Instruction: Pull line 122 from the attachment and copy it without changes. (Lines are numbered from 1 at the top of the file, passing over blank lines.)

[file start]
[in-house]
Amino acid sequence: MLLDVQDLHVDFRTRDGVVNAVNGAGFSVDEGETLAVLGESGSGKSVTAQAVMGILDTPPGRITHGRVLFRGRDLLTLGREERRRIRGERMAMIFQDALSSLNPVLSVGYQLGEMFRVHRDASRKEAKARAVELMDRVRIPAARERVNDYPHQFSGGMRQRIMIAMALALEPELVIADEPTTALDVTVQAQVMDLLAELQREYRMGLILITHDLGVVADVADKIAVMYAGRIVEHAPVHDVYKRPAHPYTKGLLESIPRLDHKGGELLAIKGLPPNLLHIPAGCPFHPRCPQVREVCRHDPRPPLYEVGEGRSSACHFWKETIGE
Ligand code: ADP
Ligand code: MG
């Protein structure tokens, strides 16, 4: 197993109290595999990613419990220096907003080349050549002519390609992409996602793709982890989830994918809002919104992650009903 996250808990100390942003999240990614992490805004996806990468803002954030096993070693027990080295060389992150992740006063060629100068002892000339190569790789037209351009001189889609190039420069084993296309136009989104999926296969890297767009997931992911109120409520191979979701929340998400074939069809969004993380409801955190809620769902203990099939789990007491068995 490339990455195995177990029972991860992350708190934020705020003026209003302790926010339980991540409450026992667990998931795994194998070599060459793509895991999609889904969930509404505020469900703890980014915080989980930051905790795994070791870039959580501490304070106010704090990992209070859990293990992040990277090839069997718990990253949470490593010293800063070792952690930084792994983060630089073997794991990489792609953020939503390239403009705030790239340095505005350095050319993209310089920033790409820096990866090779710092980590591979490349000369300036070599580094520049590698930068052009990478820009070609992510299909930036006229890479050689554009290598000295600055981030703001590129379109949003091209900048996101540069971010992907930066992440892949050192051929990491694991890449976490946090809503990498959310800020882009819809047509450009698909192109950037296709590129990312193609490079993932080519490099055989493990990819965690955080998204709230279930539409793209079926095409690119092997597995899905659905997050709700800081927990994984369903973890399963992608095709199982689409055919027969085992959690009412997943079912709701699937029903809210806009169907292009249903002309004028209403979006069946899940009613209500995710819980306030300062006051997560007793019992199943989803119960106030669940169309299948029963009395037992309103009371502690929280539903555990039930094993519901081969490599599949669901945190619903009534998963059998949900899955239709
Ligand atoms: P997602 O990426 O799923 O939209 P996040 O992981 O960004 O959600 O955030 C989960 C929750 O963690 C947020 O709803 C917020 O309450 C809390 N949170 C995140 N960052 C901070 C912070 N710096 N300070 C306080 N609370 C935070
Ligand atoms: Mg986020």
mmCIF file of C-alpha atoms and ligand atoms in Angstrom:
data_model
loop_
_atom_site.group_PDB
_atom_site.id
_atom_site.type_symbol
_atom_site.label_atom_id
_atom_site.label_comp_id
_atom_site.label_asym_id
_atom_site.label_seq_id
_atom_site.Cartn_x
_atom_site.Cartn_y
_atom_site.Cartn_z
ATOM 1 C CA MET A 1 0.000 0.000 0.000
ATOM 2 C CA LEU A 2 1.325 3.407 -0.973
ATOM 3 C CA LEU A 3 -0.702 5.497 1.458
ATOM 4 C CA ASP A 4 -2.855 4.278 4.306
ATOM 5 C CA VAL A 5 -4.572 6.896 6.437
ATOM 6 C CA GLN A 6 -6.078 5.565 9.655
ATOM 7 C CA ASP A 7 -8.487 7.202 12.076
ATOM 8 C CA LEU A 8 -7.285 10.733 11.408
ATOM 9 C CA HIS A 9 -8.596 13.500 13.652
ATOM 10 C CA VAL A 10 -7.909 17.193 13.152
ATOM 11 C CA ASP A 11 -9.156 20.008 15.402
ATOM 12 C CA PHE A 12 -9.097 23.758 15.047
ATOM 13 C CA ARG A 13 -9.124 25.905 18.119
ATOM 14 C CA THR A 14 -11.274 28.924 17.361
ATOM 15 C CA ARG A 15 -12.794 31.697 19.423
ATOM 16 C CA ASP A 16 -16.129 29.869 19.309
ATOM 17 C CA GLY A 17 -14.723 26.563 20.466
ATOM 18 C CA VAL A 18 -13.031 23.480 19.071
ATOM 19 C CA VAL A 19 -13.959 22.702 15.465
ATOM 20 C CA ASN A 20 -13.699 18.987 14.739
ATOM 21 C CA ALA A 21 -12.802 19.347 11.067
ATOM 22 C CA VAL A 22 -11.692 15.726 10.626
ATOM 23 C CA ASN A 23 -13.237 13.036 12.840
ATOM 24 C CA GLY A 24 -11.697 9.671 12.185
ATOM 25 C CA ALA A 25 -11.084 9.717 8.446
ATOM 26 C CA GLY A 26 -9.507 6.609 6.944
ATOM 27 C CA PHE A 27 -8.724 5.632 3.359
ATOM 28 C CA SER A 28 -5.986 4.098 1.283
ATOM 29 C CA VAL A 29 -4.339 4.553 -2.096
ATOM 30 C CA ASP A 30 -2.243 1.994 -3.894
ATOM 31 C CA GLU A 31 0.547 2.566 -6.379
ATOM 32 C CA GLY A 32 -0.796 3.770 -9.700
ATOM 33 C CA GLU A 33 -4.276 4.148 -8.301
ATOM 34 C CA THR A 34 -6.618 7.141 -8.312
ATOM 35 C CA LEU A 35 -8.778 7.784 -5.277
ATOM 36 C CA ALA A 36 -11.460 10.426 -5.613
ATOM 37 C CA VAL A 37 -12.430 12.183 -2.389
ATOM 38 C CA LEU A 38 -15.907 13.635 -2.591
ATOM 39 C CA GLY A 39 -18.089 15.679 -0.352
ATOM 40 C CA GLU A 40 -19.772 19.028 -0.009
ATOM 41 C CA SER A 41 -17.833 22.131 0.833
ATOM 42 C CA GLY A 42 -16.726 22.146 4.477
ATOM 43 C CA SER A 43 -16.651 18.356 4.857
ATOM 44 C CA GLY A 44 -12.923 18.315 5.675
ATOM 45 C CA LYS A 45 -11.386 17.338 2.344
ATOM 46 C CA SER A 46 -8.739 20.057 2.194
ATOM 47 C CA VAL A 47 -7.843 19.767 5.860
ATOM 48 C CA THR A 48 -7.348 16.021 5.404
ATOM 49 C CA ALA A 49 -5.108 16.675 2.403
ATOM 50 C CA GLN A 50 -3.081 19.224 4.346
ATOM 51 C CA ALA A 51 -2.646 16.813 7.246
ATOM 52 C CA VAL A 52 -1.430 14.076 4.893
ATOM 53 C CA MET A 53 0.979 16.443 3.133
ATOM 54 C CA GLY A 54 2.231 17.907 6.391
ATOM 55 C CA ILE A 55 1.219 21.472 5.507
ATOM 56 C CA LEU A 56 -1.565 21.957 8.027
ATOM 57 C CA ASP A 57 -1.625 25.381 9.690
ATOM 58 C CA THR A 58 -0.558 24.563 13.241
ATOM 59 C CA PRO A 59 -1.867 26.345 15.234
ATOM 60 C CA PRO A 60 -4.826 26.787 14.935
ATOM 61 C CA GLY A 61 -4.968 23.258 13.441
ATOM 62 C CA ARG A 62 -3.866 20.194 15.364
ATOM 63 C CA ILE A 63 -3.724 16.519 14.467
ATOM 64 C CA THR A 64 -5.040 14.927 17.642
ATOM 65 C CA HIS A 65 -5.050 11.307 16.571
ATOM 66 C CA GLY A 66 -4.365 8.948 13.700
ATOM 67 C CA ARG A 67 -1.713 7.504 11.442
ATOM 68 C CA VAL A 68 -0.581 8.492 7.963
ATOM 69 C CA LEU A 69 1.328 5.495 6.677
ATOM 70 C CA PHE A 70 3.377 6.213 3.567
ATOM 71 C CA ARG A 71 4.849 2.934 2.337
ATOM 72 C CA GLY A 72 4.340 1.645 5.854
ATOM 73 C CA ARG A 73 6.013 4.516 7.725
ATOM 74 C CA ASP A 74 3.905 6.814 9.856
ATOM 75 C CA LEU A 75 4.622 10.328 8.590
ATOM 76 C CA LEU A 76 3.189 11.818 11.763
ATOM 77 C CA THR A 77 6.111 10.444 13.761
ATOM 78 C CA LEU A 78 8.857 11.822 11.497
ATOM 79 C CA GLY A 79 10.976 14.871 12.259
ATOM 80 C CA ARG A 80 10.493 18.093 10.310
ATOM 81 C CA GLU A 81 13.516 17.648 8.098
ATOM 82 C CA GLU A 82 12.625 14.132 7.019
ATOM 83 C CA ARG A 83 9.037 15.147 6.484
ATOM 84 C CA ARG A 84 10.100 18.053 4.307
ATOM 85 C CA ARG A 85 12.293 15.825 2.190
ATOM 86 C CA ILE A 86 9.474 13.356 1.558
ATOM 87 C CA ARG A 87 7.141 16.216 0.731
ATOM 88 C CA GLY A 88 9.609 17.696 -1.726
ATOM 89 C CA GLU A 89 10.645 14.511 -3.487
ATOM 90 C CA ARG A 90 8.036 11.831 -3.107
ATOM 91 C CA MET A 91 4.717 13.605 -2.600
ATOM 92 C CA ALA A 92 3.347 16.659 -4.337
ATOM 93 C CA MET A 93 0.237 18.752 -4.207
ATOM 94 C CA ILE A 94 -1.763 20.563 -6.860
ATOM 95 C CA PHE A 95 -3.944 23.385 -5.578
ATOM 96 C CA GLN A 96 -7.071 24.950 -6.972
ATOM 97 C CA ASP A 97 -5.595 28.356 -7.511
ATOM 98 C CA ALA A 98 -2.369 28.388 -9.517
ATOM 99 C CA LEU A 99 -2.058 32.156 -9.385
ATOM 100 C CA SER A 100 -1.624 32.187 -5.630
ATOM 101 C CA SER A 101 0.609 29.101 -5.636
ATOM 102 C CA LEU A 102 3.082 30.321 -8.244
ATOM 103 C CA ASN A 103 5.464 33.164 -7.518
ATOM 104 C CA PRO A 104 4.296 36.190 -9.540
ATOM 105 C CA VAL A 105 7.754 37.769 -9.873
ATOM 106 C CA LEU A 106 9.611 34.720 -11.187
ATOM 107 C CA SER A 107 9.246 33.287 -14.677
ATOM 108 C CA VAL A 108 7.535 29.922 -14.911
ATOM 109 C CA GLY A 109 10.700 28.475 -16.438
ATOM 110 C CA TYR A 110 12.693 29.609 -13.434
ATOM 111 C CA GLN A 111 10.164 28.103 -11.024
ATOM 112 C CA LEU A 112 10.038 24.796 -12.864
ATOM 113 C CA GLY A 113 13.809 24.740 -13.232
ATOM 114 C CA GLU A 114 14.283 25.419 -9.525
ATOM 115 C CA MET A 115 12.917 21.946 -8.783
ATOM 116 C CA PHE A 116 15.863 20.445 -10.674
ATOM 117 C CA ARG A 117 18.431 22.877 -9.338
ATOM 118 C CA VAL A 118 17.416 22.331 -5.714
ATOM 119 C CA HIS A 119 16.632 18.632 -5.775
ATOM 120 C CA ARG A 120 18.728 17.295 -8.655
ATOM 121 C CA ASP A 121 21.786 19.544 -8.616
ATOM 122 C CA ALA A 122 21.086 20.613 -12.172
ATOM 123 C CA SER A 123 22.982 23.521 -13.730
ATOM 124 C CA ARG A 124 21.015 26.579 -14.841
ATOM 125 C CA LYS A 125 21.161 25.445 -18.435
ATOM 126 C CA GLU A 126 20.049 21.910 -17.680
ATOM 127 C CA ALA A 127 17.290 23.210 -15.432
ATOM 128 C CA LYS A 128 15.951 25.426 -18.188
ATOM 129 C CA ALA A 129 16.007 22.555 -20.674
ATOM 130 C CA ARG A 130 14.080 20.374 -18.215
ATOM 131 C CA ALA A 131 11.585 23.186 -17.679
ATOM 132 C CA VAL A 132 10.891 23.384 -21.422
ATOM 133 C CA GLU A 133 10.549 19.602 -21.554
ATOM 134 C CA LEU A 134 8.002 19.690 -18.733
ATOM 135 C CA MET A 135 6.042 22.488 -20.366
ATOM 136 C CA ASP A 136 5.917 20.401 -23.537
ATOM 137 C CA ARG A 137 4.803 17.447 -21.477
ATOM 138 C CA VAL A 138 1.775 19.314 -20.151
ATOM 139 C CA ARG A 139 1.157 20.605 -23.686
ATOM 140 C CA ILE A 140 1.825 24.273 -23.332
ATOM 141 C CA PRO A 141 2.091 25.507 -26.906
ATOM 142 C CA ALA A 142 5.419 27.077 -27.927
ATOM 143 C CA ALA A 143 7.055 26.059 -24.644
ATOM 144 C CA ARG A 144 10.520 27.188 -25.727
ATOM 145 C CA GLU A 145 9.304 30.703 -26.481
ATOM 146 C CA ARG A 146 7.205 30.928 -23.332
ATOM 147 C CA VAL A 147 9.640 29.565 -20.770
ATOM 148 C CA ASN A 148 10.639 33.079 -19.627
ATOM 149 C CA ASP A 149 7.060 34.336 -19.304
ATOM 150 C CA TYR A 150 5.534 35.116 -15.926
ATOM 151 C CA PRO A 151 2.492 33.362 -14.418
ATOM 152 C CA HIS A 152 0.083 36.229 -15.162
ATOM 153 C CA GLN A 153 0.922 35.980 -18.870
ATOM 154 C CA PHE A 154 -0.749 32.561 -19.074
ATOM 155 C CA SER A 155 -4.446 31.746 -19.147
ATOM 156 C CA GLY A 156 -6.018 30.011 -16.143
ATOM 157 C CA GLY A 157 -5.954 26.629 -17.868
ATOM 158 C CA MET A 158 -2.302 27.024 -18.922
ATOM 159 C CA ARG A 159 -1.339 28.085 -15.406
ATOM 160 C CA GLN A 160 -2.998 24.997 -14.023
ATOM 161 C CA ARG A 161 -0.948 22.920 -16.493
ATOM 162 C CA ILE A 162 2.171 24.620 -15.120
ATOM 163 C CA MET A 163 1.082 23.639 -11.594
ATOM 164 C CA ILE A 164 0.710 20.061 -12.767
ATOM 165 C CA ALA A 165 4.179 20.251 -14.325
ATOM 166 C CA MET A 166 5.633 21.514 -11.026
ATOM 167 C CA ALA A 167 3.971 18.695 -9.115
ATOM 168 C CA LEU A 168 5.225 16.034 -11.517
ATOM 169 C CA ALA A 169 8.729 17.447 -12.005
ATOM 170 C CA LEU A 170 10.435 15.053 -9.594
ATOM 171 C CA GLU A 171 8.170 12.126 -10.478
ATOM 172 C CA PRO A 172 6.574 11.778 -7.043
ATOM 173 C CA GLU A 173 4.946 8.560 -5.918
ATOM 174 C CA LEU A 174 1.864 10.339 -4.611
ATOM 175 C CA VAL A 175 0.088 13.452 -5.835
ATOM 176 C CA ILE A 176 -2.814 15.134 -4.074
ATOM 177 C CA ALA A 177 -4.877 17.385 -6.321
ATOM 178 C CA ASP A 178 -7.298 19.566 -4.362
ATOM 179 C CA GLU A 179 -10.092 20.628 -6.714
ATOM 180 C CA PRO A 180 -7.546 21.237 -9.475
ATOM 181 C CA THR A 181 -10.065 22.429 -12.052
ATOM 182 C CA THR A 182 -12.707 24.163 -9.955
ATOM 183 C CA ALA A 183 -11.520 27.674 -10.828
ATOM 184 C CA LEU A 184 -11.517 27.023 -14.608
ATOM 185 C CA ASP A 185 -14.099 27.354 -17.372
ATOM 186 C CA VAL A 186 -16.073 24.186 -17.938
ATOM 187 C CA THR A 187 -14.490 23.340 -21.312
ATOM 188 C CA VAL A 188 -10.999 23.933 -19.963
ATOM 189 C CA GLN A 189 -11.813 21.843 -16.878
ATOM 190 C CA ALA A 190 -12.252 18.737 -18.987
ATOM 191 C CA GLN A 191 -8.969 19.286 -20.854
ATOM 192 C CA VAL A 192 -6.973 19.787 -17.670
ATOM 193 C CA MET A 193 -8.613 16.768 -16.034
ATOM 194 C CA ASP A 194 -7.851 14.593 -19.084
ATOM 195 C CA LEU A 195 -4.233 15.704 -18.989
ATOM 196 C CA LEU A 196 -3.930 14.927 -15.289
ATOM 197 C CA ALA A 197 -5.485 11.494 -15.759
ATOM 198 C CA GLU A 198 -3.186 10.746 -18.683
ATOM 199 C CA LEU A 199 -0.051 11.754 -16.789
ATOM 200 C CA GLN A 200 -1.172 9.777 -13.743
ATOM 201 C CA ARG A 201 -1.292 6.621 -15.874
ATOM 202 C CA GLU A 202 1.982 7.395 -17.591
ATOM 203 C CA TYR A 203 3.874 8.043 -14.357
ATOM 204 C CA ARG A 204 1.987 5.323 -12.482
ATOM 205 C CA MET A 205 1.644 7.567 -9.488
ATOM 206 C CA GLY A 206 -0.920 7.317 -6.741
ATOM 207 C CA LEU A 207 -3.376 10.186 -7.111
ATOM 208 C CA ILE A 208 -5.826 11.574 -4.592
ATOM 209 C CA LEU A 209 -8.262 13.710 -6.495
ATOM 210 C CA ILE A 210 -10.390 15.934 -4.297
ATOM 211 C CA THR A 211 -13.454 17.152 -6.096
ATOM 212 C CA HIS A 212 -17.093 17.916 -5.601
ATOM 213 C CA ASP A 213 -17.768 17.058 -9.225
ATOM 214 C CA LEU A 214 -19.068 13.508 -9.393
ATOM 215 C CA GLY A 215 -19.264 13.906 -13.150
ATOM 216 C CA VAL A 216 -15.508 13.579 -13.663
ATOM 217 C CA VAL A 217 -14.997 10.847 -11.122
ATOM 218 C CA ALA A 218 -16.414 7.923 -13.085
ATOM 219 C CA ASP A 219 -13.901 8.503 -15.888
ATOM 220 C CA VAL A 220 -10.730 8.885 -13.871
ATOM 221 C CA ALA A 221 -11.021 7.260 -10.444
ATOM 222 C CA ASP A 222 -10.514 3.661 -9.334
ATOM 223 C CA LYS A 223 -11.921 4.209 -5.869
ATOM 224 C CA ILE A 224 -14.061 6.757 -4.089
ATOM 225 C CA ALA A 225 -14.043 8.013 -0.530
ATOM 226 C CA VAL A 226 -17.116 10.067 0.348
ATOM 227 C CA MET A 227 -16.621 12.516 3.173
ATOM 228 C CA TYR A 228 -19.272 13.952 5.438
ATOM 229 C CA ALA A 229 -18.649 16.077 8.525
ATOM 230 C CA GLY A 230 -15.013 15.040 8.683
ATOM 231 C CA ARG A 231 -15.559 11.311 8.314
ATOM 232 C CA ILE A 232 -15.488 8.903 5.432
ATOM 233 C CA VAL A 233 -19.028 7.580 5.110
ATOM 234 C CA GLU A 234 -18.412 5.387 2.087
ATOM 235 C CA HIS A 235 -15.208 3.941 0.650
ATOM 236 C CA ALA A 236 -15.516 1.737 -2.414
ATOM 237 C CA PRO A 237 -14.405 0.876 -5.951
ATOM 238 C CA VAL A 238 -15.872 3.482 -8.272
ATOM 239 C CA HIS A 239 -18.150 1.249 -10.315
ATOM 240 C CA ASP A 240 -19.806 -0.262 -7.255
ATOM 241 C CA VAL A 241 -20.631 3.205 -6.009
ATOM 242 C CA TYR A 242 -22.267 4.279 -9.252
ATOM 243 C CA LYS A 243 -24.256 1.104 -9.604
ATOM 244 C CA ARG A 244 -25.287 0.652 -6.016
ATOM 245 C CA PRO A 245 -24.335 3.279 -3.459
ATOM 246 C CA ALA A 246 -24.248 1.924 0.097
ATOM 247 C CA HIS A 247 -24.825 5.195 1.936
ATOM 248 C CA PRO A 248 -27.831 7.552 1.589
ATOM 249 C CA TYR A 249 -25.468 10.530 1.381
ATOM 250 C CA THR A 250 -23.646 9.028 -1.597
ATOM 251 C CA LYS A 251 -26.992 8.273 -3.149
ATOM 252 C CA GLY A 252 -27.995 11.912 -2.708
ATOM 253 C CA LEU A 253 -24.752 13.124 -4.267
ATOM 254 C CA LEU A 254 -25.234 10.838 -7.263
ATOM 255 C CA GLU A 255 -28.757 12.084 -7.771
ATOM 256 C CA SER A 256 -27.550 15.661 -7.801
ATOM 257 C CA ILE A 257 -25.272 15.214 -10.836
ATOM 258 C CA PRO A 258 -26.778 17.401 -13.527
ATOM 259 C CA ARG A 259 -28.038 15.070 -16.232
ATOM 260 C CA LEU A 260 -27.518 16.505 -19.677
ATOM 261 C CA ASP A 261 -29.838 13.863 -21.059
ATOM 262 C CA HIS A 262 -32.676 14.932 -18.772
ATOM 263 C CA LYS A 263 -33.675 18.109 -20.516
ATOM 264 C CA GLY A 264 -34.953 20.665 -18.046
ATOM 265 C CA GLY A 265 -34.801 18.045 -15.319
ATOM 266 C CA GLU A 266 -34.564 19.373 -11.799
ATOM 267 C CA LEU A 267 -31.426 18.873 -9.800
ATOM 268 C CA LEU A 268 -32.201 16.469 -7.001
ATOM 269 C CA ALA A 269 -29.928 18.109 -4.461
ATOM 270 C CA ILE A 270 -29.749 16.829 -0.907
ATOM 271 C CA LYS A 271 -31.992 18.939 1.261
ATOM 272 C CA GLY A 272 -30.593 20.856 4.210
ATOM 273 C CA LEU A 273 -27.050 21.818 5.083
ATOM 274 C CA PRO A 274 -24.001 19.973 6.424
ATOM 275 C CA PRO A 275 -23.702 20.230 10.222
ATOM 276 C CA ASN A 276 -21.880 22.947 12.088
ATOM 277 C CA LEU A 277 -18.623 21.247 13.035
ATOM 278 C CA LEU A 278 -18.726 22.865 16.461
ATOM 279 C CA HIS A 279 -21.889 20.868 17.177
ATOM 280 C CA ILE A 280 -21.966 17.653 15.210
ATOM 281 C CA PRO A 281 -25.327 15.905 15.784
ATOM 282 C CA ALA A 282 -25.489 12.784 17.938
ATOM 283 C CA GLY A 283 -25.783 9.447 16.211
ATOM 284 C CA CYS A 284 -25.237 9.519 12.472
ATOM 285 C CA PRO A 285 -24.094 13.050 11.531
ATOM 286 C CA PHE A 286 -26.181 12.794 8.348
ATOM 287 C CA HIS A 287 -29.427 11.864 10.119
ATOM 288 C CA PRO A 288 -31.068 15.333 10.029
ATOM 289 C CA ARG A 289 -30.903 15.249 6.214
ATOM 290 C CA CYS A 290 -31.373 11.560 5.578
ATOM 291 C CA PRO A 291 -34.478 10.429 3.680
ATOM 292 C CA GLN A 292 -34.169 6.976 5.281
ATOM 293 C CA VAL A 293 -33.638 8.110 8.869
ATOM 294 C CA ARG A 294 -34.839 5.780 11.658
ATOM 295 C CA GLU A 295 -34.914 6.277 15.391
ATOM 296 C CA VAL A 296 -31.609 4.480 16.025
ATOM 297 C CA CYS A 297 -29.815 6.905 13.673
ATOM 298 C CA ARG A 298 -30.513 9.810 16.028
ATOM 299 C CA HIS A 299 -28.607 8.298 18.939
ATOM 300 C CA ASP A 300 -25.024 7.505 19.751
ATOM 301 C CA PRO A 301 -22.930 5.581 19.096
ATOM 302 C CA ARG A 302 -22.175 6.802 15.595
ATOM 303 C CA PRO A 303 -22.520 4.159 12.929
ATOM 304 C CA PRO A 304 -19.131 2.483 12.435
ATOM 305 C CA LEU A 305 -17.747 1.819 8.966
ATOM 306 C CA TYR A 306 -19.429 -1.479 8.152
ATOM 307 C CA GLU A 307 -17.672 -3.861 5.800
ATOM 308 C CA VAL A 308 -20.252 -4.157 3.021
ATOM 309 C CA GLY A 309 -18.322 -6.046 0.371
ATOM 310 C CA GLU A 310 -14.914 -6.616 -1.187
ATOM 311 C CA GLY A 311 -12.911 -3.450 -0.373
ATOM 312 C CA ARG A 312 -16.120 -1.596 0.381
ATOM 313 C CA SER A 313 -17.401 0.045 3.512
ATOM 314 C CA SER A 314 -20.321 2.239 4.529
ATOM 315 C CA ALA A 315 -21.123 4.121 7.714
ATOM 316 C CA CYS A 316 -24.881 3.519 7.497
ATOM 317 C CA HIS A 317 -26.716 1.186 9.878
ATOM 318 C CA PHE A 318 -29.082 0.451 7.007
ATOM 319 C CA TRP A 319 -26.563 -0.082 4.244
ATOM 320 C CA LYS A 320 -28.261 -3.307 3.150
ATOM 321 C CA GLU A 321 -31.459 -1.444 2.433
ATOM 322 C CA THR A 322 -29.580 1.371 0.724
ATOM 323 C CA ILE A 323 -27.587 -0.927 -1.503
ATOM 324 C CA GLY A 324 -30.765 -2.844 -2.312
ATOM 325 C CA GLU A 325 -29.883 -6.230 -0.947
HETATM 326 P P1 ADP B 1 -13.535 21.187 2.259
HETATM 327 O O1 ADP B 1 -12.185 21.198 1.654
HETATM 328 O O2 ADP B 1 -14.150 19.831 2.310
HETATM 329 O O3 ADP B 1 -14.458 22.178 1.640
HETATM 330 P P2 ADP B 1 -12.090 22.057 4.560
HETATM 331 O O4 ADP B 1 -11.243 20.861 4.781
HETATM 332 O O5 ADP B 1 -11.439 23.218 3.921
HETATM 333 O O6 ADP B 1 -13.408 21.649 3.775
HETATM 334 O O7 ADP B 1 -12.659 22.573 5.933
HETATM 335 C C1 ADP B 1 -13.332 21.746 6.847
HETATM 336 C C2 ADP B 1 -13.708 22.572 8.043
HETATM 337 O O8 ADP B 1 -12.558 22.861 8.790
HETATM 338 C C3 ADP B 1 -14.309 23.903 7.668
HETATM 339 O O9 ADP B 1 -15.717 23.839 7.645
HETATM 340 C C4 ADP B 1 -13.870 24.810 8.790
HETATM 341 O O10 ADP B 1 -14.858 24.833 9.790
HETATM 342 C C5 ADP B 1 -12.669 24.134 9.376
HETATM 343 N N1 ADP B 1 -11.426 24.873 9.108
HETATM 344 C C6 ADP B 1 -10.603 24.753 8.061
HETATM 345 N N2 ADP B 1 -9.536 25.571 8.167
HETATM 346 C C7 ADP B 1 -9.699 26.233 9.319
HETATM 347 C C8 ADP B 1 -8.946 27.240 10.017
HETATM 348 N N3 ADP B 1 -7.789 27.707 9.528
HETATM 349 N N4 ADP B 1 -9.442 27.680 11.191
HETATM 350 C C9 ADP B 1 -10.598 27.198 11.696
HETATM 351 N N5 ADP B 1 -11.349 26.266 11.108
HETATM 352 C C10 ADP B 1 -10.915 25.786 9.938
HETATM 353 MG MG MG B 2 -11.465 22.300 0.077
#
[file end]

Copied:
ATOM 102 C CA LEU A 102 3.082 30.321 -8.244